Liverpool, A Genius, Nine Midfielders And A Refereeing Scandal

Liverpool, A Genius, Nine Midfielders And A Refereeing Scandal
December 2, 2017 Paul Tomkins

 

Liverpool finally got some luck last week. This week the football gods had to send down an absolute turd of a decision, at a time when the Reds had one fit/healthy centre-back. Thankfully the Reds’ counterattacking was so sharp and fast that the dull-headed official couldn’t ruin yet another high-scoring victory over the teams Liverpool “should be beating”.

Liverpool’s Brazilians ran rampant, as Mo Salah gave his shooting boots a rest. But it felt like the game could have hinged on that moment of refereeing insanity. At 3-0 up, the referee gave what I have on good authority is the worst penalty decision since the late 19th century, when Bertie Bothleswait gave a spot-kick against a player who had died the previous year.

If a player falls in the box when no one is around, does he exist? It was slapstick, stagecraft. Fall over and look like you’ve been taken out, but the other angles show no one near you. Even so, the referee should have seen it. It turned a stroll into a stress.

Blind men locked in unlit basements have seen more clearly. Drunk men in comas have seen more clearly. Albino moles who have no eyes, and who were sadly stillborn and then eaten by badgers, have seen more clearly. A chance to rest players ahead of two massive games was taken away, the scoreline suddenly slightly perilous again, until those late goals wrapped it up. Thanks, ref!

With Joel Matip injured, Ragnar Klavan recovering from flu and Joe Gomez out with a virus, the obvious answer was Gini Wijnaldum and Emre Can in a back three. Obviously. Yeah, that old one. I’ve noted before how both Jürgen Klopp and Pep Guardiola love their midfielders in all positions, but today was taking it to a new level. Wijnaldum in defence? And yet it worked.

Every single one of Liverpool’s outfield team today, bar Dejan Lovren, is either a midfielder/winger by trade, or an ex-midfielder.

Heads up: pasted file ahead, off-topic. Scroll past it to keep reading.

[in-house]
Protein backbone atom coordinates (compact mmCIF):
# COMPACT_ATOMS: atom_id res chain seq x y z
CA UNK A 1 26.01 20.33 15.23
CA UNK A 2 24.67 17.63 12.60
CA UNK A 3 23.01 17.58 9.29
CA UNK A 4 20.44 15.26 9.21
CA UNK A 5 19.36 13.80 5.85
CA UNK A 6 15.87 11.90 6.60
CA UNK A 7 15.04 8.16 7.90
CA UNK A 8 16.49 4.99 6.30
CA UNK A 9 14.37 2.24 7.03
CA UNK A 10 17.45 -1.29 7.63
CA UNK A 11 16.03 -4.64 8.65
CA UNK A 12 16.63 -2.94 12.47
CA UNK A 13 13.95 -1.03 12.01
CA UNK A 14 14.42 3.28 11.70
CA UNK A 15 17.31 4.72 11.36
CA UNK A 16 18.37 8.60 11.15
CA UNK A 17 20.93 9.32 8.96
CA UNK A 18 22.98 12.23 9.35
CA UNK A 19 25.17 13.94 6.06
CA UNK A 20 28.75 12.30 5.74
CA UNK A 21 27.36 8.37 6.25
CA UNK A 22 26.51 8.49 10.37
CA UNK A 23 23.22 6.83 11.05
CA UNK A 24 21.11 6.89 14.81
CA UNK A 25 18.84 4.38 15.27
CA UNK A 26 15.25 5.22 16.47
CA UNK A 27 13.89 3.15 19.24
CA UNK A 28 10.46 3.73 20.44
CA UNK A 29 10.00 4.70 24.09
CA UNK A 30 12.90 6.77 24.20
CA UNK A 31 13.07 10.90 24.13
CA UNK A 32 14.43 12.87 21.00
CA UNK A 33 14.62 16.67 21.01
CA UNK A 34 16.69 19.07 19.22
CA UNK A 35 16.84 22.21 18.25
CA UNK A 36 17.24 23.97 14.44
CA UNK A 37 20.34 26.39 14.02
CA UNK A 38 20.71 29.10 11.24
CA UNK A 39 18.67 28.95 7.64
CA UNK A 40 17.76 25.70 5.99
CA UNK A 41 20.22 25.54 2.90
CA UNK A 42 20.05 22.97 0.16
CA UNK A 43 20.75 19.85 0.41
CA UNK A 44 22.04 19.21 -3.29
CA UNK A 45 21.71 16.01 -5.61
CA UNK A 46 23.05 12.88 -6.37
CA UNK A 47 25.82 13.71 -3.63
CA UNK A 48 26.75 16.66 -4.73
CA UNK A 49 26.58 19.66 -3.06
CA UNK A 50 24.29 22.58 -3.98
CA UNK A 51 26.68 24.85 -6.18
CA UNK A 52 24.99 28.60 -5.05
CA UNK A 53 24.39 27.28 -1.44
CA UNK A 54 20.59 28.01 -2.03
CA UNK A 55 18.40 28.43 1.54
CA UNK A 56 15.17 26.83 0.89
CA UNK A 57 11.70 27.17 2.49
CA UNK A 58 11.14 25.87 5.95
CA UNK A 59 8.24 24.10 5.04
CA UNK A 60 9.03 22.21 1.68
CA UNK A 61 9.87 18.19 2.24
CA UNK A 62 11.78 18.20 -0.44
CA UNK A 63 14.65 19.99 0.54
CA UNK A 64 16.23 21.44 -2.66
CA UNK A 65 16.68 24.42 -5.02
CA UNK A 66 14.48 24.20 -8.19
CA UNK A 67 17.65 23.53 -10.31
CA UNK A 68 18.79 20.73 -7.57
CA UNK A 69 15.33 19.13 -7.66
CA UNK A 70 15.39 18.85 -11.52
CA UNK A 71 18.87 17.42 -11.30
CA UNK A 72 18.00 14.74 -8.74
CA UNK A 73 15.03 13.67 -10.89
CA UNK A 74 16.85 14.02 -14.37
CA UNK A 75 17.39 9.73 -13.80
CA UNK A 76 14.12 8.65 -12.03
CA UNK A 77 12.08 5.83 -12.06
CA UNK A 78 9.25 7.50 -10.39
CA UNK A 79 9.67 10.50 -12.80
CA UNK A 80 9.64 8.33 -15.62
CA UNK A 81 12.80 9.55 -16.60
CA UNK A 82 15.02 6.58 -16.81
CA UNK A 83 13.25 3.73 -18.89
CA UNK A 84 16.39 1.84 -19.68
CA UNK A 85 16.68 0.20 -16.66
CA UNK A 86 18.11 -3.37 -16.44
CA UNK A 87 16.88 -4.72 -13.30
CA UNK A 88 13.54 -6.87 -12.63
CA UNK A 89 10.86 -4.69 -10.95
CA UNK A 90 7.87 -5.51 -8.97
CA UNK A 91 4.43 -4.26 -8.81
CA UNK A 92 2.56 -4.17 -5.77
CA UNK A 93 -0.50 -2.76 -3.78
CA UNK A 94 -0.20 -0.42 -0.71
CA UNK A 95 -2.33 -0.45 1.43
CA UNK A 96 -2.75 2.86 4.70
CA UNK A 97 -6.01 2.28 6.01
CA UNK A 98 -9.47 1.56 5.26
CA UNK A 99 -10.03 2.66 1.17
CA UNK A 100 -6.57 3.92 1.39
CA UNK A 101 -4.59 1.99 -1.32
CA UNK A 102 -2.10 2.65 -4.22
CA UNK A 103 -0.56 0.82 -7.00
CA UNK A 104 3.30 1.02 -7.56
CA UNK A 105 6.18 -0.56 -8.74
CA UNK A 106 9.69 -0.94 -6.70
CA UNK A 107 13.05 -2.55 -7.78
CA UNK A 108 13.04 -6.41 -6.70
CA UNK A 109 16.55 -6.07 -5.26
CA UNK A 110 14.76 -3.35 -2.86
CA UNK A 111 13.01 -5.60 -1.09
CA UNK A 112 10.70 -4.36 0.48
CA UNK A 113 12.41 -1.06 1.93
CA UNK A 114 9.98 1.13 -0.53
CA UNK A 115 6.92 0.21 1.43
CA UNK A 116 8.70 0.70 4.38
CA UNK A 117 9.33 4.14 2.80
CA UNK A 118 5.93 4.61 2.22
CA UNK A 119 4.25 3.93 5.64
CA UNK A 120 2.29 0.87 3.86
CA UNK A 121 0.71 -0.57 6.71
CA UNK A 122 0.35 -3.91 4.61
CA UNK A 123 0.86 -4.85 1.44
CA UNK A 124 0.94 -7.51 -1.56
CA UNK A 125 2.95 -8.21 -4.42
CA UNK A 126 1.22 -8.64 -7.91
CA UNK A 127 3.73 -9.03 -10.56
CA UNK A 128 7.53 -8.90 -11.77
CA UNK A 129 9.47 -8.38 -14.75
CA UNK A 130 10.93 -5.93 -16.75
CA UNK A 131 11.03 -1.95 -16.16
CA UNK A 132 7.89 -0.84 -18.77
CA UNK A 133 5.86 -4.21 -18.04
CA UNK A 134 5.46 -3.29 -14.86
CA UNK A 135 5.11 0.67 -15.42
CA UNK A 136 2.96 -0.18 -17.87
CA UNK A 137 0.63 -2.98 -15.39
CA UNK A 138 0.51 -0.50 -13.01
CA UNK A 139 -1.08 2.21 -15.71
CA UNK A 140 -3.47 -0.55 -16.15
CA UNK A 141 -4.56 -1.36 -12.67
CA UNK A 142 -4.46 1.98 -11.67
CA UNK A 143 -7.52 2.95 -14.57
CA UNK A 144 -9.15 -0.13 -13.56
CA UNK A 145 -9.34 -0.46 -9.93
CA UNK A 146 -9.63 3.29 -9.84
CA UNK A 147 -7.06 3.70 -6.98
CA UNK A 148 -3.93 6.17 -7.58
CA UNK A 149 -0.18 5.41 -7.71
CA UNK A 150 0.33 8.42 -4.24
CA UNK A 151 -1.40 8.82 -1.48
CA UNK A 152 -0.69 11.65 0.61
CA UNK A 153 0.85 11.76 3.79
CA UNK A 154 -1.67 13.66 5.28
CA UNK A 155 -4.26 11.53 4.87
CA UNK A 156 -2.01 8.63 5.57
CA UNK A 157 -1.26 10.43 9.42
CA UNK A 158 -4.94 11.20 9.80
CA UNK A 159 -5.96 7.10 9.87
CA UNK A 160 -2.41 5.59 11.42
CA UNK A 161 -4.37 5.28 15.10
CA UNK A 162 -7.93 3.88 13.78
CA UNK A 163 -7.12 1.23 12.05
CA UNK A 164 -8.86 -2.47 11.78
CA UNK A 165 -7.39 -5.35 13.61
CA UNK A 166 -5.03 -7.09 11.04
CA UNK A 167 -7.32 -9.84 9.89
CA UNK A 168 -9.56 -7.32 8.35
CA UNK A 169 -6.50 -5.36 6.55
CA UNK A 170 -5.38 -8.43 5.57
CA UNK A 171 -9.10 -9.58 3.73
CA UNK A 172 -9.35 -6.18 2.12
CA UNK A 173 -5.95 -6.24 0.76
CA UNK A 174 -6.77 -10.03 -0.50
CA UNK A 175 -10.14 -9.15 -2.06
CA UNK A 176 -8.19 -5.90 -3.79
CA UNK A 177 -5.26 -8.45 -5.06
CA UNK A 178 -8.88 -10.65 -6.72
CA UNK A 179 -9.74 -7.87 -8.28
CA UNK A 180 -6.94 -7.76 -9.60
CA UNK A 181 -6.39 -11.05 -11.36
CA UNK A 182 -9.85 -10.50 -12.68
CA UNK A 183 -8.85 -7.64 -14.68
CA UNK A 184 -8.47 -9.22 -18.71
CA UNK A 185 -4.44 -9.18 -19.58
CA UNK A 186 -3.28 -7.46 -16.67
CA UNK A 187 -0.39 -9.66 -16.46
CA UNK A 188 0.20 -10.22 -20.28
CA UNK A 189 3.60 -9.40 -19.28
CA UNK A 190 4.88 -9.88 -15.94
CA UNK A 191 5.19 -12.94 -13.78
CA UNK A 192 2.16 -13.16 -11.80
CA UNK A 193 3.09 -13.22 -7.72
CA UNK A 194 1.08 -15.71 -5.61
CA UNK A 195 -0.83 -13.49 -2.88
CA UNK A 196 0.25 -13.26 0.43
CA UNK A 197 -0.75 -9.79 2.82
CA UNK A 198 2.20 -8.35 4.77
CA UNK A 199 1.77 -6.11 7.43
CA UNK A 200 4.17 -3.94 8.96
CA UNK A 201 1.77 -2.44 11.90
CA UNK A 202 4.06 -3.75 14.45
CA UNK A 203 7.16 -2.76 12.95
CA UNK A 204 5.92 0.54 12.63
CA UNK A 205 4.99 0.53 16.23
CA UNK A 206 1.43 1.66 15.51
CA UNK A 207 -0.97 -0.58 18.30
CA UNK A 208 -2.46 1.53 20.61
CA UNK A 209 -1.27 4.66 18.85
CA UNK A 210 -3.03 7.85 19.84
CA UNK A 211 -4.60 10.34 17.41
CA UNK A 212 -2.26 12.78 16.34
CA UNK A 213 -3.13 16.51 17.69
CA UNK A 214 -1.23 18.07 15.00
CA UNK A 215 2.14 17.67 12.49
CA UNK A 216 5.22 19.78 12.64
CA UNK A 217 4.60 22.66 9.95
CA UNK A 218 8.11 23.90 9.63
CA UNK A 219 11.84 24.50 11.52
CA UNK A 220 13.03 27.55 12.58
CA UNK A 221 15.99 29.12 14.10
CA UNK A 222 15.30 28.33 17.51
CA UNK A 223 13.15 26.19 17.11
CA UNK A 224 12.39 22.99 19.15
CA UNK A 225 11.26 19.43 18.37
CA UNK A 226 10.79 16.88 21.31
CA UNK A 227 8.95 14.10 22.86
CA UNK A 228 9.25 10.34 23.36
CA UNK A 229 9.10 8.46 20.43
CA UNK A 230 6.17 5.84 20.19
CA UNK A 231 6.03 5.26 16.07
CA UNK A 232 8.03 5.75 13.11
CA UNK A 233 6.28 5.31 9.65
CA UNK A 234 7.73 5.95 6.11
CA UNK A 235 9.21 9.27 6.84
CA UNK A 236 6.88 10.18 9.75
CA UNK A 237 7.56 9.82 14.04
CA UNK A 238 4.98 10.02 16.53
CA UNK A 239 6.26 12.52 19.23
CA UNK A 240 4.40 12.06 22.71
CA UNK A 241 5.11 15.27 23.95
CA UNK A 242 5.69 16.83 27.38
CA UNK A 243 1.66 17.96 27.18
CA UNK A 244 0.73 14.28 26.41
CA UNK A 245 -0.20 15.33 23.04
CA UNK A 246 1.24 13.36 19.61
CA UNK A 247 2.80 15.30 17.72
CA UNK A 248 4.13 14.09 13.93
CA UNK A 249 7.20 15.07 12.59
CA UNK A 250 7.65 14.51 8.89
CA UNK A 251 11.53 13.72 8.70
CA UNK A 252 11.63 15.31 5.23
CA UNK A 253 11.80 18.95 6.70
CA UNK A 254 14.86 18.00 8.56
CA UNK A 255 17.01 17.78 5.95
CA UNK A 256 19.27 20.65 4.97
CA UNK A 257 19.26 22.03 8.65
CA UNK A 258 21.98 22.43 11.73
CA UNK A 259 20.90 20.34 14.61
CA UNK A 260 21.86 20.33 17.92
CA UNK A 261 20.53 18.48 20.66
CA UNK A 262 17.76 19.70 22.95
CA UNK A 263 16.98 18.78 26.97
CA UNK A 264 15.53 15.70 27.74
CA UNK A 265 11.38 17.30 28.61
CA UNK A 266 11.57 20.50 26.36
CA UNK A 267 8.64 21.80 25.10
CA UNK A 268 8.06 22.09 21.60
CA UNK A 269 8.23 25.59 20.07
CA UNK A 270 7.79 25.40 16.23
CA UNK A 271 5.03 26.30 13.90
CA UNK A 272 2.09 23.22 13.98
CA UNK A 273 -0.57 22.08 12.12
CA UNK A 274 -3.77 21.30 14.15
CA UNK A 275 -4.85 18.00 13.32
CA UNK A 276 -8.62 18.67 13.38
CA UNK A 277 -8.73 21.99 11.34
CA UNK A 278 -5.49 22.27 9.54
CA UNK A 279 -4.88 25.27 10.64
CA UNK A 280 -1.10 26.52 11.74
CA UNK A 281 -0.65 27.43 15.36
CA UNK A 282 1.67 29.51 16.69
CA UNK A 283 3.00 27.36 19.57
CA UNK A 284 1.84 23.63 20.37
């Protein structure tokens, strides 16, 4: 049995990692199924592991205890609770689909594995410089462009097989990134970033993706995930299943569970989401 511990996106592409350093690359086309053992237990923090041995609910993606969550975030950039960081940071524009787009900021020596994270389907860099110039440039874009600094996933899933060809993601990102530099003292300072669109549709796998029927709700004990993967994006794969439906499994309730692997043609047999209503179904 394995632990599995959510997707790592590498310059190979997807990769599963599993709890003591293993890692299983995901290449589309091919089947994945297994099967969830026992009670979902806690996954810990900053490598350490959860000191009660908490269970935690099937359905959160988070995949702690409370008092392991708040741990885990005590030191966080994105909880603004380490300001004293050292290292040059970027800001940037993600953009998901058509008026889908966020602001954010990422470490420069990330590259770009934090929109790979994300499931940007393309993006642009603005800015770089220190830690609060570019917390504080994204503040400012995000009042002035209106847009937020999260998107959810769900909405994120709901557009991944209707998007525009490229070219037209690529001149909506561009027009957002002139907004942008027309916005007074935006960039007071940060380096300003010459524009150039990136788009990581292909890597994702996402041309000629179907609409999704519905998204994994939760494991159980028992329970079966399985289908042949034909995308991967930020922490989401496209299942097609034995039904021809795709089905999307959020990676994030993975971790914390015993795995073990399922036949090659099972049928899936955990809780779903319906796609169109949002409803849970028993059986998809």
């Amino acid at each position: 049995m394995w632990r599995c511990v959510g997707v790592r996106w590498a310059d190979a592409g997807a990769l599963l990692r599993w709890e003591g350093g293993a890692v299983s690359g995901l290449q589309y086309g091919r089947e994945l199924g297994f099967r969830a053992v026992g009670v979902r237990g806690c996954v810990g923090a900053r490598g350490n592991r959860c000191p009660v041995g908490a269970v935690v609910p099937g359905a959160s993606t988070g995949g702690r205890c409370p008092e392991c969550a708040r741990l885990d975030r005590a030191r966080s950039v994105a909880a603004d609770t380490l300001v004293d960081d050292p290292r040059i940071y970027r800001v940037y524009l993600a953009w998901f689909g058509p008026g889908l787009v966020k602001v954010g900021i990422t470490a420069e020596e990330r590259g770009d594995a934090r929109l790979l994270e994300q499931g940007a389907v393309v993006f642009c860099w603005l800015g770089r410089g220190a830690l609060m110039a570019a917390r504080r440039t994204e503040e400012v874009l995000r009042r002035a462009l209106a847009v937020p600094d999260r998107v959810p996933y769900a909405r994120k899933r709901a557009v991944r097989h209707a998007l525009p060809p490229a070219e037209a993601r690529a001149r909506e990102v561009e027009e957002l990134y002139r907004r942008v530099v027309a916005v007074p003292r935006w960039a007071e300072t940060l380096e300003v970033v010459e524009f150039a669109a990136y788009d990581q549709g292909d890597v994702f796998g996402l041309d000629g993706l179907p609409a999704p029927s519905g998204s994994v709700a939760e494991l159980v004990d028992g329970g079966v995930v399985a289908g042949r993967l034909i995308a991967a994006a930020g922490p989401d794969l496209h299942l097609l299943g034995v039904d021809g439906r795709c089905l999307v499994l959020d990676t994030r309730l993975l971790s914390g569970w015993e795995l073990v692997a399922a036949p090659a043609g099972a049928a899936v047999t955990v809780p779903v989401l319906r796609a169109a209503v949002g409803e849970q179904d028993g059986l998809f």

The best of the bunch was Bobby Firmino – bought two and a half years ago as an attacking midfielder – who now has 11 goals this season, with just one of them a penalty. He’s racking up the assists as well, on top of the work-rate of a long-distance runner.

His fellow Brazilian, Phil ‘The Phil’ Coutinho wasn’t far behind, netting another one of those under-the-wall free-kicks. And Simon Mignolet had a stormer, when called upon; a couple of huge saves, when Brighton finally broke through. No one played badly. After a tight first 20 minutes, Liverpool were almost unstoppable, until the ref intervened. And then, later on, the Reds were unstoppable again.

One pundit (Danny Higginbottom, I think) noted in the week week that he thought Liverpool counterattacked even better than Manchester City, and I was a little sceptical. But I don’t think I’ve seen any team counterattack better than the Reds did today. It really was that good on a couple of the goals. City have a greater number of elite technical players, but even without Sadio Mané, Liverpool broke like lightning. The Reds moved so fast that some Brighton players may as well have been at the Withdean Stadium.

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